We advise that you begin advertising your CSA 2-3 months prior to your start date. Advertising efforts should be done simultaneously using as many diverse methods as possible. When advertising, consider your target audience and be intentional in your efforts to appeal to said audience. Consider using photographs and clipart that feature representations of your intended participants. Make honest efforts to have your advertising placed in areas where your target audience will most likely come into contact with your efforts.

Suggested means of advertising: (See Appendix C for sample marketing materials)

  • Social Media
  • Public service announcements (or any donated time your institution can secure)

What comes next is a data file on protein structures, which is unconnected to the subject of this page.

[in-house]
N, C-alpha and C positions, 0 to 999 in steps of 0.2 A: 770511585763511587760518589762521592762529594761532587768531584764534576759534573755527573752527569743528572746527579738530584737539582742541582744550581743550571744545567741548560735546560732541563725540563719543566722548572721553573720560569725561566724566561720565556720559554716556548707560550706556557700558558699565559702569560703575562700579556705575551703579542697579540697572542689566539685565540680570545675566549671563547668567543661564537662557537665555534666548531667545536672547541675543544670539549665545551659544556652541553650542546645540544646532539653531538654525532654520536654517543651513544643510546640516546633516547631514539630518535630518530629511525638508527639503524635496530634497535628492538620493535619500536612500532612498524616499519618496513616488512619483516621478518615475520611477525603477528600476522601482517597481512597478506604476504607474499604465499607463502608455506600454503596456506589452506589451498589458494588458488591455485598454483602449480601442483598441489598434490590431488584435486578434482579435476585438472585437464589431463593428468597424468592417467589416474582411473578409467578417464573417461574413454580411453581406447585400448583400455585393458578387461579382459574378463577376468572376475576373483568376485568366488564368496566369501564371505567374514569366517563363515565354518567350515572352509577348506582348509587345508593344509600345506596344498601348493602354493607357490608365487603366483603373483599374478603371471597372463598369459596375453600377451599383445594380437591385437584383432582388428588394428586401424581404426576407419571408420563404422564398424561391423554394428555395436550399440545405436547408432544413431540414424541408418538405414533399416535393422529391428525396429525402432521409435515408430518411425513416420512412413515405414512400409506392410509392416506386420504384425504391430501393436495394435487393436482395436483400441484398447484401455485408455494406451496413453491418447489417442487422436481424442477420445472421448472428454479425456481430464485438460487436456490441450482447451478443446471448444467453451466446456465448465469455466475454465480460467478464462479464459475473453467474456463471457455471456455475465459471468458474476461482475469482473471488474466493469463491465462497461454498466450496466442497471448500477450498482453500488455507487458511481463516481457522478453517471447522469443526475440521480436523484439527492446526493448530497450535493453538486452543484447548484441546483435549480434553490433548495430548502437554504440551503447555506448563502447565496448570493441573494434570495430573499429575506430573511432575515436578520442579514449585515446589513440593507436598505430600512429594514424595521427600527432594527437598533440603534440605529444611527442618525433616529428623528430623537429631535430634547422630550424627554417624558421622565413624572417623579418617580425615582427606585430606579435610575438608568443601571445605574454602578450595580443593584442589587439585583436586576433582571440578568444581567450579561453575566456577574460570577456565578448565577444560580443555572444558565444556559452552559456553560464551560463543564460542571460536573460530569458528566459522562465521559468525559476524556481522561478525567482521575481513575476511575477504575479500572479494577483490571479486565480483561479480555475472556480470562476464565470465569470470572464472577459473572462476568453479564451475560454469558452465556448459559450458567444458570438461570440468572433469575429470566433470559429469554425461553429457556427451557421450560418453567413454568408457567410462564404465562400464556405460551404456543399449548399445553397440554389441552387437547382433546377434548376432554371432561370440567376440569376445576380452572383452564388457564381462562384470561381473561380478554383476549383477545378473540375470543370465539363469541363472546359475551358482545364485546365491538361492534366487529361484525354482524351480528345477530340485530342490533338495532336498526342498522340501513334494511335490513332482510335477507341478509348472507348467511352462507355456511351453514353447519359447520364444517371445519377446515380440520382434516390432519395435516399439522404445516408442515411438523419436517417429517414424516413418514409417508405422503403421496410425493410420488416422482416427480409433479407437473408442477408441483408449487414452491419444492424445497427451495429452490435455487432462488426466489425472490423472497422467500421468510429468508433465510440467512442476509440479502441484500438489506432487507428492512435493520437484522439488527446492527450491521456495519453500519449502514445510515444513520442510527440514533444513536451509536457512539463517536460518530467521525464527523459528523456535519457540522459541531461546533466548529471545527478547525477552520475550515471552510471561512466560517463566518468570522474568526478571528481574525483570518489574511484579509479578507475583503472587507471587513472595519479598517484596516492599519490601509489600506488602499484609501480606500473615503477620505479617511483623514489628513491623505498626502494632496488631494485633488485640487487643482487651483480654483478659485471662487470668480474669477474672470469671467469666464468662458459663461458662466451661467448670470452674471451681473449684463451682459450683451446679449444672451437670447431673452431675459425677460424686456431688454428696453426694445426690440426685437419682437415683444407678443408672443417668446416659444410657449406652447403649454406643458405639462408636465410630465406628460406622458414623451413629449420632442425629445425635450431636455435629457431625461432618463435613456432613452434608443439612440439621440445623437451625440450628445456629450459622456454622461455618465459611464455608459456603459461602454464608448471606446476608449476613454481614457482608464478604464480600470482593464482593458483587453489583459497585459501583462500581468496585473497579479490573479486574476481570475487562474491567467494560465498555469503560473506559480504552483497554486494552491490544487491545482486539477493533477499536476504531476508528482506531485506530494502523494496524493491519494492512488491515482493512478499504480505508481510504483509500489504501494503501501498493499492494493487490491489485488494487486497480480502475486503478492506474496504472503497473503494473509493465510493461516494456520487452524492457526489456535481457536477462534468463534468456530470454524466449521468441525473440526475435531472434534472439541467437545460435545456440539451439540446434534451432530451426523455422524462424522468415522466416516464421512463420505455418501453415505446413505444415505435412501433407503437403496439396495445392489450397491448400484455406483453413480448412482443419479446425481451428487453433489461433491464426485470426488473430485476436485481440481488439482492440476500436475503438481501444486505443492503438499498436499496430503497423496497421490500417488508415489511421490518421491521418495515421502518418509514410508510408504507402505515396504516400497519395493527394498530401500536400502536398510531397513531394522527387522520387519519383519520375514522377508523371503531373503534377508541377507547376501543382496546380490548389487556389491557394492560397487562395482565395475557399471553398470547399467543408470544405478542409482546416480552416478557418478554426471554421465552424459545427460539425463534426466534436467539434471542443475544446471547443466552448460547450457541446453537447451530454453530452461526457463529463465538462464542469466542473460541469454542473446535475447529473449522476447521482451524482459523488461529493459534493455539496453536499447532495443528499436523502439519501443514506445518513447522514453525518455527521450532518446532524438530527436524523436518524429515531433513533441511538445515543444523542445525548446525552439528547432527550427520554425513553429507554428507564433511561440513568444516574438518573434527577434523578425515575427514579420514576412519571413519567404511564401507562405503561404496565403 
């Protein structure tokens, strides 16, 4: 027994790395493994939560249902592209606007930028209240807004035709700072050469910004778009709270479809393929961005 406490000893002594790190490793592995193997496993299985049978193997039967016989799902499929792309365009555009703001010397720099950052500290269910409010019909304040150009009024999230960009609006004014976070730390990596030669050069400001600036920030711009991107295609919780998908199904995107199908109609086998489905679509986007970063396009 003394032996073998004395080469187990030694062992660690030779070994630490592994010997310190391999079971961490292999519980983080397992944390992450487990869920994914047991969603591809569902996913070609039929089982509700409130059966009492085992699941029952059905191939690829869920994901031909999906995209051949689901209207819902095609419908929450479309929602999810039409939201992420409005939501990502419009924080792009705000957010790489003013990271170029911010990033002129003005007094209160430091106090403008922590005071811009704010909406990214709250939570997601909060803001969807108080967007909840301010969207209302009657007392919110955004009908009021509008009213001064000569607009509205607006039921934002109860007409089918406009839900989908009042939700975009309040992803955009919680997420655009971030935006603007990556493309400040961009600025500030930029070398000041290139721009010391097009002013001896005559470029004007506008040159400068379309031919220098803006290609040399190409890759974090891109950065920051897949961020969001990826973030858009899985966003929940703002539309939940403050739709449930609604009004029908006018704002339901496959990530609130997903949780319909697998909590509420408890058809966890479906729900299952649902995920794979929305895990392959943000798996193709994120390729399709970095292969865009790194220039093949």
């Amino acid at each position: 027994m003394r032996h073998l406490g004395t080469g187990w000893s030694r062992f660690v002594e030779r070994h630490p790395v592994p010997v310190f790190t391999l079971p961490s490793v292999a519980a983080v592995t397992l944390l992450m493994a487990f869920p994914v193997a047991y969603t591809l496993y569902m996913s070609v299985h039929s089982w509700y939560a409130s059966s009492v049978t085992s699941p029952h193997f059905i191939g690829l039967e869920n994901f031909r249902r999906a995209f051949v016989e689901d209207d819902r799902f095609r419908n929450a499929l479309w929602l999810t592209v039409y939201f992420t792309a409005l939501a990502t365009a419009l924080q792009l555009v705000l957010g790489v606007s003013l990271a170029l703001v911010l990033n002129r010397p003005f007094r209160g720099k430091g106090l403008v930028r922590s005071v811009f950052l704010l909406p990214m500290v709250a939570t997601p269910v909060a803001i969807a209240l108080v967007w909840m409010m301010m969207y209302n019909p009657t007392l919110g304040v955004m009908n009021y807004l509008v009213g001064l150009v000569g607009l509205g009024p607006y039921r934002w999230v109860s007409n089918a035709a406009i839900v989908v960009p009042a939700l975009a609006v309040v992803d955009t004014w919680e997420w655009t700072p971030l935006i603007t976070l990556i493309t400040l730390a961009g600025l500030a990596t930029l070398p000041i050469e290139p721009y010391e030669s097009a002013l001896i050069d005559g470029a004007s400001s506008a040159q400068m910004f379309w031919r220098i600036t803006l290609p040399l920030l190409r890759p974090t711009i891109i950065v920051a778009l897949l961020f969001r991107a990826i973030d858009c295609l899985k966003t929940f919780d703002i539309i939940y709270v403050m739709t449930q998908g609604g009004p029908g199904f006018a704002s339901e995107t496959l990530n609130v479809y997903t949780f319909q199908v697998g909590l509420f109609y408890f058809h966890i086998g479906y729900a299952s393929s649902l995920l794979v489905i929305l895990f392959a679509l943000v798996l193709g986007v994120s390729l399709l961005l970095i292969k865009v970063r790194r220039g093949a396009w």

• Press releases
  • Flyers – paper and electronic versions
  • Email blasts

Suggested placement for advertising efforts:

  • Flyers – Have both hard and electronic copies of a flyer that you can distribute in areas and outlets where potential participants may encounter this information (including on social media).
  • Press releases – Send your press releases to all news outlets that could potentially reach your targeted audience. After the releases have been sent, follow up with the media outlets to see if you can answer any questions for them or provide them with any additional information. Also, if given the opportunity, share with them ways the CSA will benefit the larger community.
  • Email blasts – Send electronic copies of the flyer out by email to list servs housed or maintained by your institution or department. Share the information with partnering organizations and local community leaders.